Every weekend I continue to bluster away on my Adana Eight Five letterpress, each time learning, by trial and error, a little more about how paper and ink and type and pressure relate. And each time I learn how much I don’t know, and how much I need to learn simply by rinsing and repeating, over and over and over.
The hard part of letterpress, I’ve learned, is what’s called the makeready. This is the time after you’ve set the type, but before you start running off “good copies.” In computer programming it would be called the “debugging.” And as with debugging, it can consume a lot of time.
British Letterpress has a good introduction to the term; they write, in part:
[M]akeready is the process of ensuring that each part of the forme receives sufficient ink and pressure to satisfy its individual requirement. Bold, solid areas of type or blocks need more ink-and more pressure-than do light, delicate areas.
Simple enough. But achieving this, especially when, like me, you’ve both a limited array of equipment and supplies and a limited amount of knowledge, is a slow slog.
Mostly this is because the materials of letterpress – type, leading, furniture, chase – are all subject to wear and tear and thus amounts of “inexactness” that need compensating for.
Take a look at this type sample I printed tonight, for example:
This proof is one I printed after perhaps 30 minutes of fussing about, and it’s still far for perfect.
Look at the upper case P in the top line of the Dorchester section, for example: in this typeface the upper case P has a slight overhang that extends over the right edge of the body and, in this case, overlays the body of the lower case P. The effect of this – likely because of wear and tear and accumulated cruft – is to push the P up slightly resulting in a different amount of ink and pressure than the letters before and after. And so, as you can clearly see, it’s too dark. As this is my only upper case P in this font, I’m kind at a loss as to what to do, other than too (somehow) bring its sister letters up to meet it.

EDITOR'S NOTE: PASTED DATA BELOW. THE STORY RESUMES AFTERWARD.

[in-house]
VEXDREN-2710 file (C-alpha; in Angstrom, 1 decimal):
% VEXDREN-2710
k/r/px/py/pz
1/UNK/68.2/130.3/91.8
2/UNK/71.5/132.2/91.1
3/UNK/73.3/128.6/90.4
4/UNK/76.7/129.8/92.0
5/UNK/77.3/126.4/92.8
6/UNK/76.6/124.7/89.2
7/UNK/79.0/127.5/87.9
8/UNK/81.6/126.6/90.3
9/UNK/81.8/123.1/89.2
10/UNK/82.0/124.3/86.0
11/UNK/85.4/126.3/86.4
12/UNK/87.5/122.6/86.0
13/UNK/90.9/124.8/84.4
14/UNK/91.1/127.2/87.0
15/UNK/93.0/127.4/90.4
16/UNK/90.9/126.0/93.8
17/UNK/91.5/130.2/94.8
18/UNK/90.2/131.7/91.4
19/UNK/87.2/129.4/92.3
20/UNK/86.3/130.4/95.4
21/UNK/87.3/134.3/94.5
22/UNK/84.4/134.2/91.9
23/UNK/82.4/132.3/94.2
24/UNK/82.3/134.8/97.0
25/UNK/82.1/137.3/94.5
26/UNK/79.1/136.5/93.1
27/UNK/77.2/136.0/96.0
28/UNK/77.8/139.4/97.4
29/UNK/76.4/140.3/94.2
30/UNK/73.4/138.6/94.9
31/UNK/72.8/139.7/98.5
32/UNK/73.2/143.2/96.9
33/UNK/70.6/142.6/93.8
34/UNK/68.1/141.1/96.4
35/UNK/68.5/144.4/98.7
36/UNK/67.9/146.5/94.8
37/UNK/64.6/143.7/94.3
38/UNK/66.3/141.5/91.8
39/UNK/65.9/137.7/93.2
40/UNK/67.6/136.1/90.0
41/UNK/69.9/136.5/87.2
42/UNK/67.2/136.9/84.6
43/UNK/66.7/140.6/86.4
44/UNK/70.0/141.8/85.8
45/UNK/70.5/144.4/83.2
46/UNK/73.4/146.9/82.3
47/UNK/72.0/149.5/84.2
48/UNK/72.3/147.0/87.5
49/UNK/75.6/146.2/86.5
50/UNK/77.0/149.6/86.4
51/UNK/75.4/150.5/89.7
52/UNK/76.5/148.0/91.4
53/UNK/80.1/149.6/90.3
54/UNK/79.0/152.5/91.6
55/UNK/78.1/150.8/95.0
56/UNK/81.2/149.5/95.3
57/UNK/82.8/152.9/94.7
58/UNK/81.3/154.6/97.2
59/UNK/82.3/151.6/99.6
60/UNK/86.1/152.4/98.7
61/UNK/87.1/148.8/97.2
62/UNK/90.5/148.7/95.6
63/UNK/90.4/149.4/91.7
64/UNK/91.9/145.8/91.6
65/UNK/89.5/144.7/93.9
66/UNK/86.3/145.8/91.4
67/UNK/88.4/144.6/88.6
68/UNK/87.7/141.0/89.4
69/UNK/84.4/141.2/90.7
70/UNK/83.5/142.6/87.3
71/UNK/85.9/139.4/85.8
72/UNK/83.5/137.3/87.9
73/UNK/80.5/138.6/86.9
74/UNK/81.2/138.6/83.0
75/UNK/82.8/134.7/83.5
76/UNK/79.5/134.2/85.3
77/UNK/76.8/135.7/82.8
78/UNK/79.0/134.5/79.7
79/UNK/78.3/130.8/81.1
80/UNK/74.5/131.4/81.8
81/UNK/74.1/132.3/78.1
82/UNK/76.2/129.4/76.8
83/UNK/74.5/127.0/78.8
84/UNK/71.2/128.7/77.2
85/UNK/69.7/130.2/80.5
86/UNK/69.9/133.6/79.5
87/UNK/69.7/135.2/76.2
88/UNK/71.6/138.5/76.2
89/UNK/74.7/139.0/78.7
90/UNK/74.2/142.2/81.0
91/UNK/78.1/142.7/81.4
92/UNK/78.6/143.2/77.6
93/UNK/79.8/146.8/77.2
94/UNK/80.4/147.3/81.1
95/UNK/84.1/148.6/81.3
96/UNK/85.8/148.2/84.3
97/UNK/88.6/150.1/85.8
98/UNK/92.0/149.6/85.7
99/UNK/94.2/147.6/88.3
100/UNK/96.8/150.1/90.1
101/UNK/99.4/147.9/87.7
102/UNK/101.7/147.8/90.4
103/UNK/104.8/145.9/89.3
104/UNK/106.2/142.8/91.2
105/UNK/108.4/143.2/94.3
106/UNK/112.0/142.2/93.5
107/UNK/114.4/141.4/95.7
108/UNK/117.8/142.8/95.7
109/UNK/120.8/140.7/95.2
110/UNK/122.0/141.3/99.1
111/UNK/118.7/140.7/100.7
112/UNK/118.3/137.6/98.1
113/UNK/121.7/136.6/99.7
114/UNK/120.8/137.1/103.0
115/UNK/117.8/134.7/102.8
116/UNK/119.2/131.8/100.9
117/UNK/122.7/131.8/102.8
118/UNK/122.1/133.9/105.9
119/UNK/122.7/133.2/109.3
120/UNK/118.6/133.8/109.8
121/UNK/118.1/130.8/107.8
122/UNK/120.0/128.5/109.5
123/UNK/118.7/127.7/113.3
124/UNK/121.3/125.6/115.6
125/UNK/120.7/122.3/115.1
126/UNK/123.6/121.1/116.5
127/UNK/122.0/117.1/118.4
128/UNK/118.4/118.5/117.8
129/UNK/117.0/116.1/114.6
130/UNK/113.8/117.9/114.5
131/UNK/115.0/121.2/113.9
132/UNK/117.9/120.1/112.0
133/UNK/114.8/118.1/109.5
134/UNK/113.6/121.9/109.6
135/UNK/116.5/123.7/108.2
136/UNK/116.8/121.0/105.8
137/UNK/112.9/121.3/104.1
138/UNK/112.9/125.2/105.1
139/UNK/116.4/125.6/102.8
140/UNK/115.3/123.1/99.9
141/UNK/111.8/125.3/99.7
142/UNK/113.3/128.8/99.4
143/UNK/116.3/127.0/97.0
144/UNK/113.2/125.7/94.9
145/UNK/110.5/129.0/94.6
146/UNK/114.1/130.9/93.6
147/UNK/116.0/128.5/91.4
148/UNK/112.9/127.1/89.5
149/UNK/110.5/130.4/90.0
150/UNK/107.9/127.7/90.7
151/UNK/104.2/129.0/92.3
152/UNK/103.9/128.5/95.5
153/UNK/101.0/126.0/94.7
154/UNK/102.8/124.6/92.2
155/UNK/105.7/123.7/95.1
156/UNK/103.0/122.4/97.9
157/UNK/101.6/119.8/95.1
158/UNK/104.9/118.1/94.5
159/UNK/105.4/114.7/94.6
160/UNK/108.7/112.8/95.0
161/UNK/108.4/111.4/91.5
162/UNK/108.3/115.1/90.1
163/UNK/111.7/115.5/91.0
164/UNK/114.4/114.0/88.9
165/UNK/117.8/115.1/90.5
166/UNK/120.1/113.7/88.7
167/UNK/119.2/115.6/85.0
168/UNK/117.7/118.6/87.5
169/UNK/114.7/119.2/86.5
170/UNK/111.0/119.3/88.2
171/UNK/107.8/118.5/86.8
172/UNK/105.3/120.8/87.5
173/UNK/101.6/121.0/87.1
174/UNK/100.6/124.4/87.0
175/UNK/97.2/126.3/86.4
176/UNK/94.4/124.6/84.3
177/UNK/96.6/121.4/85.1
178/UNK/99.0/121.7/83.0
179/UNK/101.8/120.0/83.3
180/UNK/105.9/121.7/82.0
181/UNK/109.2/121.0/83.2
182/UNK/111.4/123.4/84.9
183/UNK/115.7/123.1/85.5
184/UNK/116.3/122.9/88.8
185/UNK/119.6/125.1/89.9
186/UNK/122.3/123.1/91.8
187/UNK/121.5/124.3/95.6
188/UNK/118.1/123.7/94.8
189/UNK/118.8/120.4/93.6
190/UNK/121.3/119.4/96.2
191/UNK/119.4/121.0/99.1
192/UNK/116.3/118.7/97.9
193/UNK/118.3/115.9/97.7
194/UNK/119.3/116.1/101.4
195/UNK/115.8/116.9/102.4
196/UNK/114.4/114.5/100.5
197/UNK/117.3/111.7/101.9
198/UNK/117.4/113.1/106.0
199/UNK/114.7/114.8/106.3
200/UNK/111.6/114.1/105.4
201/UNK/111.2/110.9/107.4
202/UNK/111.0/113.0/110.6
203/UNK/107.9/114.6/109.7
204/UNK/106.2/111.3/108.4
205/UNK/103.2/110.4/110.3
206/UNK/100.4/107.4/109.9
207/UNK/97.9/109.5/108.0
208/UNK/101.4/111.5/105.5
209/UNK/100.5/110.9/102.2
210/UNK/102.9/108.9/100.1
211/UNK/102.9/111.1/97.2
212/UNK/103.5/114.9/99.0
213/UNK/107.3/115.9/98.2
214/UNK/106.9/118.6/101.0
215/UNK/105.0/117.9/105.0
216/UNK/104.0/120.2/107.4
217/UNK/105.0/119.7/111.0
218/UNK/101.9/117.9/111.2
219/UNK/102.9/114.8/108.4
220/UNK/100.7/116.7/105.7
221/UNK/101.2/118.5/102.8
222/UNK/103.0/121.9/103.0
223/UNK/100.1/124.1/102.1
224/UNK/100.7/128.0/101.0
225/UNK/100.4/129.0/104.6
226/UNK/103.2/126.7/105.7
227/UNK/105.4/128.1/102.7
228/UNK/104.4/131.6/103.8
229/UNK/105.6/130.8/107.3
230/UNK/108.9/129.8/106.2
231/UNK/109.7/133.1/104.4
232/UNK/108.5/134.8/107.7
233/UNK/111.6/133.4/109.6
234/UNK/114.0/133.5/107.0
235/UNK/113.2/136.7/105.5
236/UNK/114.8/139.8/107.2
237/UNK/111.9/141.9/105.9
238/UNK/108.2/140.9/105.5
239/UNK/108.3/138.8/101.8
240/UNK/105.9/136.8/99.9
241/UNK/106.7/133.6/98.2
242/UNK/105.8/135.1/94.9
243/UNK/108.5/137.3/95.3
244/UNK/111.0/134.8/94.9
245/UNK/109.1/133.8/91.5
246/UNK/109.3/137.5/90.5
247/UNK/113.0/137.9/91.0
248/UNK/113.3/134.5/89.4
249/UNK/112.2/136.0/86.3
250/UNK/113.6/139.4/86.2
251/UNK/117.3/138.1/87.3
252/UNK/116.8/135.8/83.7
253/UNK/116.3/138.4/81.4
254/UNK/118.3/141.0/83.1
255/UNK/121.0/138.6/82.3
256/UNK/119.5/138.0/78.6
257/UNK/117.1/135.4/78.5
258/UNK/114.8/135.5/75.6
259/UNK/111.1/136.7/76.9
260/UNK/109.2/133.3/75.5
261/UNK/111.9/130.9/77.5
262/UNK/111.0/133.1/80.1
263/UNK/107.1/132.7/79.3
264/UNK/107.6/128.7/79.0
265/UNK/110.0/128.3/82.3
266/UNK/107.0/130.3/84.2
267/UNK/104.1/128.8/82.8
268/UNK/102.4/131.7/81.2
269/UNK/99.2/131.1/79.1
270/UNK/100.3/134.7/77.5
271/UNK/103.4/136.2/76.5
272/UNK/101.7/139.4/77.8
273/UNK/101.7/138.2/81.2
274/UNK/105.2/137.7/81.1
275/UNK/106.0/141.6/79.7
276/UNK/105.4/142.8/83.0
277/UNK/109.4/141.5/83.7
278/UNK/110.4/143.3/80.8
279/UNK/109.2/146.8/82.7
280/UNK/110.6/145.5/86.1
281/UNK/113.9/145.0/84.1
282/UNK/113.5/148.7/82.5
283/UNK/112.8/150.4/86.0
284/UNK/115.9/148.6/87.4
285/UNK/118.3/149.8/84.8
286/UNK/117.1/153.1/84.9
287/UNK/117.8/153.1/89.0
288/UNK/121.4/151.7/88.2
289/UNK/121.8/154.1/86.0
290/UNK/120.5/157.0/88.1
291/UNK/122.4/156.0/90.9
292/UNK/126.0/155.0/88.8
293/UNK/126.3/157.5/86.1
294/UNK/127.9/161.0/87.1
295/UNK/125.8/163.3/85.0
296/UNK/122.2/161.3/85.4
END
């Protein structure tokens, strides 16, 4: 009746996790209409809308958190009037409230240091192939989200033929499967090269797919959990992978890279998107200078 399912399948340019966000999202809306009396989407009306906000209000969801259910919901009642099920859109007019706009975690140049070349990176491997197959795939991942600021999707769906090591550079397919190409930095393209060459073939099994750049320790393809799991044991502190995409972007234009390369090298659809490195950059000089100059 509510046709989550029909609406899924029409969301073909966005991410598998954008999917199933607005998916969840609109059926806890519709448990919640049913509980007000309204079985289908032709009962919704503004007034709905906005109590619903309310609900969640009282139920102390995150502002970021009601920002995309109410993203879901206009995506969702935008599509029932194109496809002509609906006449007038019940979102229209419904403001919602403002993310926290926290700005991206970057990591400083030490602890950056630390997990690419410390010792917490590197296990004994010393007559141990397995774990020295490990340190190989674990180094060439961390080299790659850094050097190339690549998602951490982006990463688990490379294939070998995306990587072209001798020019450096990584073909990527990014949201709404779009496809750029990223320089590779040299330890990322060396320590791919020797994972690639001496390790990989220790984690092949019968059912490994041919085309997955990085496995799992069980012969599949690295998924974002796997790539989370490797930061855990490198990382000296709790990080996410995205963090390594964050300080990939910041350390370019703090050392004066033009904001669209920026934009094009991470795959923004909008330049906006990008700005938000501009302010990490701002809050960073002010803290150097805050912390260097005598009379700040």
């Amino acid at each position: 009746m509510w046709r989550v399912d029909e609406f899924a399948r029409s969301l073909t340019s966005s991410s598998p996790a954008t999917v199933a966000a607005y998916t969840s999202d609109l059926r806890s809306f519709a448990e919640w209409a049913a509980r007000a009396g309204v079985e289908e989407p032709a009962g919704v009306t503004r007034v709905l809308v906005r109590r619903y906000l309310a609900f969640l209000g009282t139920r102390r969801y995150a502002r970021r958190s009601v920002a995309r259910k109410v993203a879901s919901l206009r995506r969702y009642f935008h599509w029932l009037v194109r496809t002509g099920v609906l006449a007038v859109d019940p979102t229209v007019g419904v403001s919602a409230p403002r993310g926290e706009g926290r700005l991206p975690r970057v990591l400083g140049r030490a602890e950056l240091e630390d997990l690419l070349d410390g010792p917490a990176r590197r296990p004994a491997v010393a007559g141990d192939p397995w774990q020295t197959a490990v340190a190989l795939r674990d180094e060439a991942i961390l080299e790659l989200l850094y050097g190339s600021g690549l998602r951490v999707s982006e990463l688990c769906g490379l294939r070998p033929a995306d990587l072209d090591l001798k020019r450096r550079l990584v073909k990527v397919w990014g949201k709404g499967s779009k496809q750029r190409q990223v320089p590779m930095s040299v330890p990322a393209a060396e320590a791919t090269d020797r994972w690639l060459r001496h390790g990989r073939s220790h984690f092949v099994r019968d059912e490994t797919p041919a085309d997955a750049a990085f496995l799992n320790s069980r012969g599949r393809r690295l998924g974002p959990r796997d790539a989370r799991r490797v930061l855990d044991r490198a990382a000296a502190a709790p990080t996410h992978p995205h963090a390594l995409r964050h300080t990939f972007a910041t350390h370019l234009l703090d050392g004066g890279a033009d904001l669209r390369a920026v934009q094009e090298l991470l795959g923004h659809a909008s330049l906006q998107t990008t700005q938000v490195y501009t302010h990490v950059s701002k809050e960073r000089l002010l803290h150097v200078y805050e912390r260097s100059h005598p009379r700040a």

Another issue on this same sample is on the top line of the Times Roman section: notice the incomplete printing of the “NnOoPp” letters. This case is a little easier to handle: it seems easier to add pressure than it is to take it away, and one quick hack I’ve found for this is to stick a layer of sticky tape on the tympan (the layer of oiled paper onto which the paper to be printed is set). Many times this seems to be just enough to add the right amount of pressure; in this case I’ve still a way to go in this regard, but it’s a lot better than when I started.
As another experiment – I’d seen it suggested on places like Briar Press – I tried moistening the paper I was to print on before putting it on the press. To do this I consolidated a collection of Windex bottles to free one up, and then lightly spritzed some water on the paper; for this test I used some straw paper I bought at HazelTree this morning. Here’s what resulted:
I seem to have used a little too much water for my own good but, that said, the effect was rather dramatic: the water loosened up the paper such that the type could “bite in” much more effectively. Because of the different faces in the sample, the effect of this was alternatively good and bad: the Dorchester suffered for it, the Temple looks slightly better, and the Times Roman (truth be told it’s Times Roman Bold) was much improved. Some further experimenting with this technique is in order; I may need a more effective (i.e. less rain-like) way of moistening.
I ended up printing about 2 dozen versions of the type sampler on various weights and types of paper. Here are seven of the most interesting examples:
My favourite, if only because it’s the least likely, was the pink card stock (it’s shiny and has a styrofoam-like quality): it took the ink quite well, especially for the Times Roman.
Learning letterpress is very reminiscent of learning computer programming, another trade in which I’ve no formal education: it’s all about test and iterate, test and iterate. See what works and what doesn’t, and evolve.
Fortunately, like with programming, there’s a good body of guidance on letterpress, both historic and contemporary. There is, however, no substitute for the slog. Which is why if you look in the window at Reinvented HQ on the weekends you’ll likely see my hunched over a case of type or up to my elbows in Varsol.